What must be one of the final nails to be hammered into the Loch Ness Monster’s coffin has come in the form of a new study by a data analyst.
The legendary monster has remained one of the world’s longest-enduring mysteries but, with most theories discounted over the decades, one of the last remaining was that the reported sightings were of one or more European eels (Anguilla anguilla) that had grown to extraordinary size in the loch’s depths, which extend to 230m.
There had long been rumours about a monster in the Scottish freshwater lake when in 1934 actor Marmaduke Wetherell claimed in the Daily Mail to have found footprints by the loch. These turned out to have been made by a practical joker, using a hippo’s-foot umbrella stand.
To get revenge after being publicly ridiculed by the newspaper, Wetherell and his son concocted a photograph for his friend Robert Kenneth Wilson, a surgeon, to sell to the Mail. The famous “surgeon’s photograph” was not denounced as a hoax for more than 40 years, by which time there had already been countless supporting claims of monster sightings.
Yet decades of scuba-diving expeditions by underwater photographers and the use of submersibles, sonar surveys, hydrophones, long-lining and trawling had returned no more than “ambiguous sonar signals, low-quality photographs and unidentifiable sound recordings”, says data analyst Floe Foxon of the Folk Zoology Society, who has undertaken the new study.
In the 1970s biologist Roy Mackal collected European eels from the loch and concluded that large specimens would be consistent with eyewitness “monster” descriptions of an extremely flexible, dark creature with an elongated head-neck and pectoral fins. Physicist Carl Sagan contended that Loch Ness could host a population of three hundred 10m-long creatures.
In 2018 Neil Gemmell hoped to put the myth to rest by carrying out an environmental DNA study to create a database of every species in the loch. He found “extraordinary” amounts of eel DNA, raising the possibility that unusually large specimens lurked there. And a large, eel-shaped animal was filmed in the River Ness by the Ness Fishery Board.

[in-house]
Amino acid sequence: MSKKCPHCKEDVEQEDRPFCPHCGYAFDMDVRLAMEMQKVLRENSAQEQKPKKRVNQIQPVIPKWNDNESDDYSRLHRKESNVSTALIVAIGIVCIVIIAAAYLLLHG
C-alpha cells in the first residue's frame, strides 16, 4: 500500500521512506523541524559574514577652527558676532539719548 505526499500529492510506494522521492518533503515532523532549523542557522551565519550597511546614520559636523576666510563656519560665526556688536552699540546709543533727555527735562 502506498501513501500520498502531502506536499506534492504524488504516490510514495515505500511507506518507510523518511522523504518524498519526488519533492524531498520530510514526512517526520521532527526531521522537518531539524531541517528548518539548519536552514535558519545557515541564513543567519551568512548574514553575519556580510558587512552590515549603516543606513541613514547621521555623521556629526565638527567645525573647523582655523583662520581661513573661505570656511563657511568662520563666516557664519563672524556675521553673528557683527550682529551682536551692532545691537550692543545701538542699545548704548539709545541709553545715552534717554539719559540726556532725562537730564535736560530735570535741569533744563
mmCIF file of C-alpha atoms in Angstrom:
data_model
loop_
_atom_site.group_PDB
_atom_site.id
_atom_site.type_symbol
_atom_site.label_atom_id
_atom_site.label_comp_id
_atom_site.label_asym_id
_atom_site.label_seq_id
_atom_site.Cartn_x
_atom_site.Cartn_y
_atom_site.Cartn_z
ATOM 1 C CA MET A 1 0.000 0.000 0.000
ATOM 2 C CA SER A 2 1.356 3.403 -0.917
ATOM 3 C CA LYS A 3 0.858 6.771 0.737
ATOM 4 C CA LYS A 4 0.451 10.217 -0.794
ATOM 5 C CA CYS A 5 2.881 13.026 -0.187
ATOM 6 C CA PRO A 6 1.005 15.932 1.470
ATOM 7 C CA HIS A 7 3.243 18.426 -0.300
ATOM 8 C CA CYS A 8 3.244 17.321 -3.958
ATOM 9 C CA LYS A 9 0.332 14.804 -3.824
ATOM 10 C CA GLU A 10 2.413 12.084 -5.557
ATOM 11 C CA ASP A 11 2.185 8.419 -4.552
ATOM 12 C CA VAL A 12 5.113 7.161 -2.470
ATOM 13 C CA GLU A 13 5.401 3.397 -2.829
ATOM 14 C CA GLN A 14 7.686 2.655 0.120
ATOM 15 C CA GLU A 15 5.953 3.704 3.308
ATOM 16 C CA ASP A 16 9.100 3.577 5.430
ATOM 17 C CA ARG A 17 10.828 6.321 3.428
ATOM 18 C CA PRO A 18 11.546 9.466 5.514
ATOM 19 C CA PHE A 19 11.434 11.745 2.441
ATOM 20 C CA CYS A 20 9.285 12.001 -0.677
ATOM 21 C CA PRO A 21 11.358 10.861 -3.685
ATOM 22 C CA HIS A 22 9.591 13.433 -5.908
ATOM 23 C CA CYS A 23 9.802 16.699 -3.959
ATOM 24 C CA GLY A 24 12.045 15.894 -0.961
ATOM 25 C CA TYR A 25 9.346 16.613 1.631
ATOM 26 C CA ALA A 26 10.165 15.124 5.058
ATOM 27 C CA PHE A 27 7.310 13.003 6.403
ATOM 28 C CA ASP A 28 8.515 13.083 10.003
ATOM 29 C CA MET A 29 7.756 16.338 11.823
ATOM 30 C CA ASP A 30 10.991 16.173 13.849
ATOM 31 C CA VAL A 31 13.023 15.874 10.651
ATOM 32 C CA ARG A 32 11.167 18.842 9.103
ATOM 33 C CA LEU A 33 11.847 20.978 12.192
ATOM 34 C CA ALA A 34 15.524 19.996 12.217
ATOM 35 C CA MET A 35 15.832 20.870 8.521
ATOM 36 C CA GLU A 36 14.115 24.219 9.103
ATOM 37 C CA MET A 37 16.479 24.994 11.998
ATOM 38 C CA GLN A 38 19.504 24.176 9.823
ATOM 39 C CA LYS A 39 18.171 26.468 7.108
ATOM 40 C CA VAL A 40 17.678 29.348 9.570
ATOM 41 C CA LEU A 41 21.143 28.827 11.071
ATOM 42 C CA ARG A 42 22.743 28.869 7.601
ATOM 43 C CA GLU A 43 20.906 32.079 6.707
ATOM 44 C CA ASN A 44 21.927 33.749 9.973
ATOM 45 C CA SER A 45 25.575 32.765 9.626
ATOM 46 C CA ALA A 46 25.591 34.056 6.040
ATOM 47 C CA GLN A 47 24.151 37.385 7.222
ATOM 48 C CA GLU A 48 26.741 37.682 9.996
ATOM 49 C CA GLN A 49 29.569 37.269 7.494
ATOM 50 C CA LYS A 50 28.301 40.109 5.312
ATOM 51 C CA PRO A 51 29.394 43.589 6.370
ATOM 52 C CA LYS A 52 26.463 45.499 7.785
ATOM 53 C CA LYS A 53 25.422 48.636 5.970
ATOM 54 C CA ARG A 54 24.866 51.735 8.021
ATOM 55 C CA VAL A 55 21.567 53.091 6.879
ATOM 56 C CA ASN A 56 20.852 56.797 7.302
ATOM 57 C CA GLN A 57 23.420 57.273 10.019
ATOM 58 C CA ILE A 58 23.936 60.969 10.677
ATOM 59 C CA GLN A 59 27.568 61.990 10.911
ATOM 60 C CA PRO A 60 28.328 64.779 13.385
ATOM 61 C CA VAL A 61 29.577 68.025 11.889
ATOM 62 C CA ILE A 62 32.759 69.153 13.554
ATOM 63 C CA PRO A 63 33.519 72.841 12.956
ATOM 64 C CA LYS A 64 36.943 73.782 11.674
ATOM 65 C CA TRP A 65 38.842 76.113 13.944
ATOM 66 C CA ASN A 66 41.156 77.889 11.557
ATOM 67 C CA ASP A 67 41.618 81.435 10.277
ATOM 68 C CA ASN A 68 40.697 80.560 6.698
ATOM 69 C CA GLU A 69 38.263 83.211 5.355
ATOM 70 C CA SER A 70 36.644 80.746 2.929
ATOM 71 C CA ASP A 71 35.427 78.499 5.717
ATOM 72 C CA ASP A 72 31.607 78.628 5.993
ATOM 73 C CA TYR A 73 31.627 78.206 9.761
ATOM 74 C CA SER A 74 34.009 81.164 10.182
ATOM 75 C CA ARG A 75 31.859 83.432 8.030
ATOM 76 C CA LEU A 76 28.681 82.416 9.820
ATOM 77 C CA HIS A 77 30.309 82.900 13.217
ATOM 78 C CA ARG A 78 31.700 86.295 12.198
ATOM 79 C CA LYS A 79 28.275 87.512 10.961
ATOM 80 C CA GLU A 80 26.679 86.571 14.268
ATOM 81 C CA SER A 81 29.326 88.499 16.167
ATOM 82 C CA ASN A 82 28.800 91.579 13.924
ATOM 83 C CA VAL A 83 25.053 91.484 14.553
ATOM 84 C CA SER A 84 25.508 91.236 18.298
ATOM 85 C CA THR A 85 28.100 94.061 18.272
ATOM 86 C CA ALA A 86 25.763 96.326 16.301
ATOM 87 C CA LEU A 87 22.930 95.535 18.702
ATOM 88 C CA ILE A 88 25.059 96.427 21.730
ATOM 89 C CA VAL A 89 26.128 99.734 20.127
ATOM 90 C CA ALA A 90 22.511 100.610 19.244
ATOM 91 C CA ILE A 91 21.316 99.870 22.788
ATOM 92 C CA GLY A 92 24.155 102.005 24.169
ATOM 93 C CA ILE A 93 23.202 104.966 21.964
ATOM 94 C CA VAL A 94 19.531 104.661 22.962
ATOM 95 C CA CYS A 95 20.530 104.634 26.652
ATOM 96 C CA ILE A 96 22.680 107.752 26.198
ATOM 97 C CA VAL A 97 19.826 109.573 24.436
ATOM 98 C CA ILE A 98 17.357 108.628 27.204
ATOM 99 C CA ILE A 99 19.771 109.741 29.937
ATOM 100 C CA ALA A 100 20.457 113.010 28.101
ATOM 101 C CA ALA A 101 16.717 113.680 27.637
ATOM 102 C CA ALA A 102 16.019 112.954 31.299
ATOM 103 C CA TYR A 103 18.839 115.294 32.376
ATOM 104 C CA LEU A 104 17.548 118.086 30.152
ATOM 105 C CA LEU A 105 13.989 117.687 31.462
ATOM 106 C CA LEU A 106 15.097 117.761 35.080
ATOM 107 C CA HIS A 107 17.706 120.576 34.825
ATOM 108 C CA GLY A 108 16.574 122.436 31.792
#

20,000 eels analysed
Foxon has taken a practical approach to testing the “eel hypothesis” by analysing catch data from the loch and other European inland waters. His just-published study includes data on some 20,000 eels, allowing him to assess the likelihood of anyone observing a specimen matching previous estimates of the Loch Ness Monster’s size – generally reckoned to be around the 6m mark.
The maximum length recorded for a European eel was 0.932m, Foxon found, leading him to conclude that the chances of encountering even a 1m-long eel were about 1 in 50,000. However, he says that the existence of eels even of that size might explain some reported sightings of unidentified creatures.
One European eel had reportedly lived to the age of 155, yet it had not grown to a remarkable size in that time – because, says Foxon, eel growth is “non-linear” and slows as it ages. The physiologically feasible maximum length for Anguilla anguilla he estimates to be 1.3m – far short of “monster” status.
“The probability of finding a specimen upward of 6m is essentially zero”, says Foxon, pouring cold water on Nessie-fanciers’ dreams. “Therefore, eels probably do not account for sightings of larger animals.”
On the basis of the research, he reckons there are likely to be around 8,000 of the eels in Loch Ness at any given time.
“In this new work from the Folk Zoology Society, a much-needed level of scientific rigour and data are brought to a topic that is otherwise as slippery as an eel,” comments Foxon. “Contrary to popular conception, the intersection between folklore and zoology is amenable to scientific analysis and has the potential to provide valuable insights into anthro-zoological phenomena.”
His peer-reviewed study is published in JMIRx Bio.
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